Depending on whom you ask, Netflix is either a company that's poised for a remarkable resurgence or a washed-up has-been whose best days are behind it.
While both sides have a legitimate case to make, corporate raider Carl Icahn is betting on a rebound.
While they're at odds with Icahn, Netflix's managers - and some analysts - are optimistic about the company's prospects. The company is basically inventing what it calls "Internet television," getting smarter about how it operates and is investing in international markets to position itself for long-term growth.
"Internet TV is the future of television, and we are leading the charge," Reed Hastings and David Wells, Netflix's chief executive and chief financial officers, respectively, said in a letter to shareholders last month.
But other analysts and investors question Netflix's long-term prospects and its ability to ever resume the heady growth it recorded for much of the past decade. They see a company struggling to control the costs of its streaming business while letting its older but highly profitable DVD business wither away.
Netflix's management is very clear about the company's strategy, "but I don't think it's a good one," said Michael Pachter, a financial analyst who covers the company for Wedbush Securities, adding that he sees only two paths ahead: It's either going to be "a high-growth, unprofitable business or a low-growth profitable one."
The future prospects of the streaming video company have been much debated in the wake of Icahn's move last week to take a 10 percent stake in the Los Gatos, Calif., company. Icahn said Netflix was undervalued and could be worth more if it were sold to another company. Other investors seemed to agree - or at least hoped that Icahn's involvement could juice the stock - and Netflix shares soared immediately after.
Netflix's shares have been in the dumps since last year when the company stumbled through a succession of setbacks. It angered users with a price increase and a later-aborted attempt to sever its DVD business. Then it turned off investors by announcing an aggressive international expansion that would depress profits. More recently, the company further aggravated investors by failing to sign up subscribers at the robust rate it predicted at the beginning of the year.
For optimists, the company's struggles are simply an indication of the challenging task the company has taken on: transforming its business from a largely subscription DVD service focused on the United States market to an international streaming video provider. They see a company that is positioning itself well in that new market.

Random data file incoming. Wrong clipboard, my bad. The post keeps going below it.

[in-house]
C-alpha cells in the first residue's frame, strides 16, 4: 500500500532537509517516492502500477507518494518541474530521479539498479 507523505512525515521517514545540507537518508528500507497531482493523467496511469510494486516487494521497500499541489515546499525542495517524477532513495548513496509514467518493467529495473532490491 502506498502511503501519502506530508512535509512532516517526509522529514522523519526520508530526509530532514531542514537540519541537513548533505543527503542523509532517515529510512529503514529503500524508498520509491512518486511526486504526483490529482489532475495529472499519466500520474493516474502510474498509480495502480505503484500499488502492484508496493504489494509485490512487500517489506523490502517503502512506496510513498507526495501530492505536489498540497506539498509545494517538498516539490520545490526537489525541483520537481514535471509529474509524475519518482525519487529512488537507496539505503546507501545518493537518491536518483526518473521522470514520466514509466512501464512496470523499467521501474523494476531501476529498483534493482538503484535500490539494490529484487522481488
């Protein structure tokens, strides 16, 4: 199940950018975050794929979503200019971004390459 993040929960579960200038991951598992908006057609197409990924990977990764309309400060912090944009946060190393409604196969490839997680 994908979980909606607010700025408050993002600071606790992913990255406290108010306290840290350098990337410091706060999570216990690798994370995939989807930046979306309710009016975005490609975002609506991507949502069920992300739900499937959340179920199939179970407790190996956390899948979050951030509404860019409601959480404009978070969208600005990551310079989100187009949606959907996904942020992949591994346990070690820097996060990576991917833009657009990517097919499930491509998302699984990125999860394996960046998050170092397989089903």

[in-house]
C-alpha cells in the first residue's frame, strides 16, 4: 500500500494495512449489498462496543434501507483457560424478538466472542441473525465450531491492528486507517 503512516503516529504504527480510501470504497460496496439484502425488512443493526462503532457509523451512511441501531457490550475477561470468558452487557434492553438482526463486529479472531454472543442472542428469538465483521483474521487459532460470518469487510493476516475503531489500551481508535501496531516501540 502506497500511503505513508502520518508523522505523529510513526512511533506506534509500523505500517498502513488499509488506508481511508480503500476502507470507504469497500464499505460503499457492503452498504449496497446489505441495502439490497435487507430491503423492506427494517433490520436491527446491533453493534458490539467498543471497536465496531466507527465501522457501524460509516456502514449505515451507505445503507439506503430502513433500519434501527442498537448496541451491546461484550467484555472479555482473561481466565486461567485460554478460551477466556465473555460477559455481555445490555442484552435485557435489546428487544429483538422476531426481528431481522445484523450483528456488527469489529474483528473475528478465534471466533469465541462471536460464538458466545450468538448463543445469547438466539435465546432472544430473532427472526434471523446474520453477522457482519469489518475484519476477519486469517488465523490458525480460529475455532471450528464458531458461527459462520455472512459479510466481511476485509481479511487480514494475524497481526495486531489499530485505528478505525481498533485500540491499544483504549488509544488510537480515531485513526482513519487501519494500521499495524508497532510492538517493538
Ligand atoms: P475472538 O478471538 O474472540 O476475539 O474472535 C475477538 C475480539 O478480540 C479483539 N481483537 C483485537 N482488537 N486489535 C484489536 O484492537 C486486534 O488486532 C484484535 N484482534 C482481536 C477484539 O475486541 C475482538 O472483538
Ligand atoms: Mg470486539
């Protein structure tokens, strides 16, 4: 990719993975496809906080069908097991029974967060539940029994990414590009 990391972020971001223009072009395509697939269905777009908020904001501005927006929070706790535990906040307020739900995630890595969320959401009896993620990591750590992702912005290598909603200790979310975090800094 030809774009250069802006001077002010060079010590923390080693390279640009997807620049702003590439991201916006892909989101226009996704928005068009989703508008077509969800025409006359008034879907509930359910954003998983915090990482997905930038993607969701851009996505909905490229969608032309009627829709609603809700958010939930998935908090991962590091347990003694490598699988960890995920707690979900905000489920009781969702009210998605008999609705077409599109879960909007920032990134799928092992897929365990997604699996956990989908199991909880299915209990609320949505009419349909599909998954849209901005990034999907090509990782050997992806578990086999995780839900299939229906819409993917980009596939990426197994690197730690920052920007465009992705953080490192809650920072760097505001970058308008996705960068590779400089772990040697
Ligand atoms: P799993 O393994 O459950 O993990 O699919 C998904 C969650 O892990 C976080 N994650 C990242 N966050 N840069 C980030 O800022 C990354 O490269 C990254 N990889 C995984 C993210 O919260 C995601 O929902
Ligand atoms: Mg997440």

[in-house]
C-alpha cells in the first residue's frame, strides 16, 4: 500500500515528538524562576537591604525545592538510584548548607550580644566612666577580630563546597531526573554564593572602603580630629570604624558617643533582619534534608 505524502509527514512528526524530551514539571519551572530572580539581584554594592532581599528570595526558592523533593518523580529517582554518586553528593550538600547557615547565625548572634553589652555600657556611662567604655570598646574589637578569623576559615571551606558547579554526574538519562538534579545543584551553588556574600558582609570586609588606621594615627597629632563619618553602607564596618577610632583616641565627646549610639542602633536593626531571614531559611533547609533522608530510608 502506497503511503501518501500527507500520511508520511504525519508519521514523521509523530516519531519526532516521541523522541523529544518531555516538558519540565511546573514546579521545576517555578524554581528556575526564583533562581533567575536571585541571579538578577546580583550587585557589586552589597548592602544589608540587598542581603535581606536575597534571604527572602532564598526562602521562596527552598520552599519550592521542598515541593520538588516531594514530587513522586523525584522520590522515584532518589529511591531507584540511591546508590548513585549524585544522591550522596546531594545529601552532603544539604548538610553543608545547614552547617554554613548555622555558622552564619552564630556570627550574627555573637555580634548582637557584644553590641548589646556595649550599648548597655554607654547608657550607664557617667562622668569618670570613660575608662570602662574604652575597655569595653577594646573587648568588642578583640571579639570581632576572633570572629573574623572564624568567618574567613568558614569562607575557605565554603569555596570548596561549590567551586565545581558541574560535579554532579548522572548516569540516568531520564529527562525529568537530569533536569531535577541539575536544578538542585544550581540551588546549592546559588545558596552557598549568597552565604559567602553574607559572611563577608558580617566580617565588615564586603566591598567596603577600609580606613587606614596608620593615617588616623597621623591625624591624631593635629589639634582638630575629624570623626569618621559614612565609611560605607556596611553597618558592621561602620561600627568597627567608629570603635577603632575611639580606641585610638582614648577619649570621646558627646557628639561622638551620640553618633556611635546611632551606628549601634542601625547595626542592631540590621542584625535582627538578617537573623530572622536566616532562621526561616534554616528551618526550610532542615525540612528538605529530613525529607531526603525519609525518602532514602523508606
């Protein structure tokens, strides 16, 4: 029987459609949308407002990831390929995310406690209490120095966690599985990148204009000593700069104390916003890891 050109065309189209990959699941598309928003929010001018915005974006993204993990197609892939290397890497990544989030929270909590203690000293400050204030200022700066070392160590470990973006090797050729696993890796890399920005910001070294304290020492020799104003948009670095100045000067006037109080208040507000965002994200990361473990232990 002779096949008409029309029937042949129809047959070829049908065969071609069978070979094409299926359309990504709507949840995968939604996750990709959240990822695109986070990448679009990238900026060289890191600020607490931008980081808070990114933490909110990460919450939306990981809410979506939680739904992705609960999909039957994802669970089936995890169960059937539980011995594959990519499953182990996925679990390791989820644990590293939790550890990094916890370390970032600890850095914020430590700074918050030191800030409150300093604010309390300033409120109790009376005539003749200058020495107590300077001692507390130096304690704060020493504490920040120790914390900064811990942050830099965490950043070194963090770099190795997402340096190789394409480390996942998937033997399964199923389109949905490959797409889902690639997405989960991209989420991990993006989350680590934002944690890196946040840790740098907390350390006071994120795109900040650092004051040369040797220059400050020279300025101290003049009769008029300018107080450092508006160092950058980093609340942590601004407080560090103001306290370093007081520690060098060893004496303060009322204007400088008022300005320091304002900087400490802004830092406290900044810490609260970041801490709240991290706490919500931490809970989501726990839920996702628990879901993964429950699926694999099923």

Apps to watch Netflix videos are available on a range of devices - from smart TVs to tablets to game consoles - that its competitors can't match. Netflix subscribers are spending increasing amounts of time watching video through the service. And the company's content partners are starting to recognize the value Netflix gives them by offering an audience for their older movies and television shows, analysts said.
"When I look at the assets the company has, they are substantial," said Colin Dixon, a senior partner at The Diffusion Group, a technology research firm. "Having so many clients on so many devices gives them a substantial advantage over any other player in the market."
But critics question the company's strategy. Since retreating from its move to split off its DVD business, Netflix has allowed that service to decline rapidly. In the last year, the service has lost more than a third of its subscribers, and its quarterly revenue has fallen by $100 million over the last three quarters.
That decline is notable because even today - when it has nearly three times more U.S. subscribers to its streaming business than DVD subscribers - the DVD business still produces 40 percent more profit than its domestic streaming service.
Meanwhile, Pachter and others see huge challenges for Netflix on the streaming front. Netflix owes $5 billion in coming years to Hollywood studios for the movies and TV shows it offers. Although that amount plateaued in the recent quarter, it skyrocketed early last year, and analysts warn that it could jump in the future.
The more popular Netflix becomes, the more Hollywood is going to want to be paid for its content, critics say. Because the company has little ability to negotiate those prices, its only way of controlling costs is by reducing the number of videos in its library, like it did earlier this year when it declined to re-sign a deal with Starz, which distributes moves for Sony and Disney. But the fewer videos it offers, the less attractive its service becomes, analysts warn.
"There truly is a tipping point where the content quality isn't good enough and they start losing lots of subscribers," said Pachter.
The company is already seeing slowing subscriber growth in the United States. And that's likely to continue as that business matures, warn analysts. To boost growth here - and find ways to continue to attract high-quality content - the company might need to start offering different levels of service, said Greg Ireland, an analyst for market research firm IDC.
Unless it does that, Netflix will be "stuck with flat subscriber growth, with no way to grow their business."
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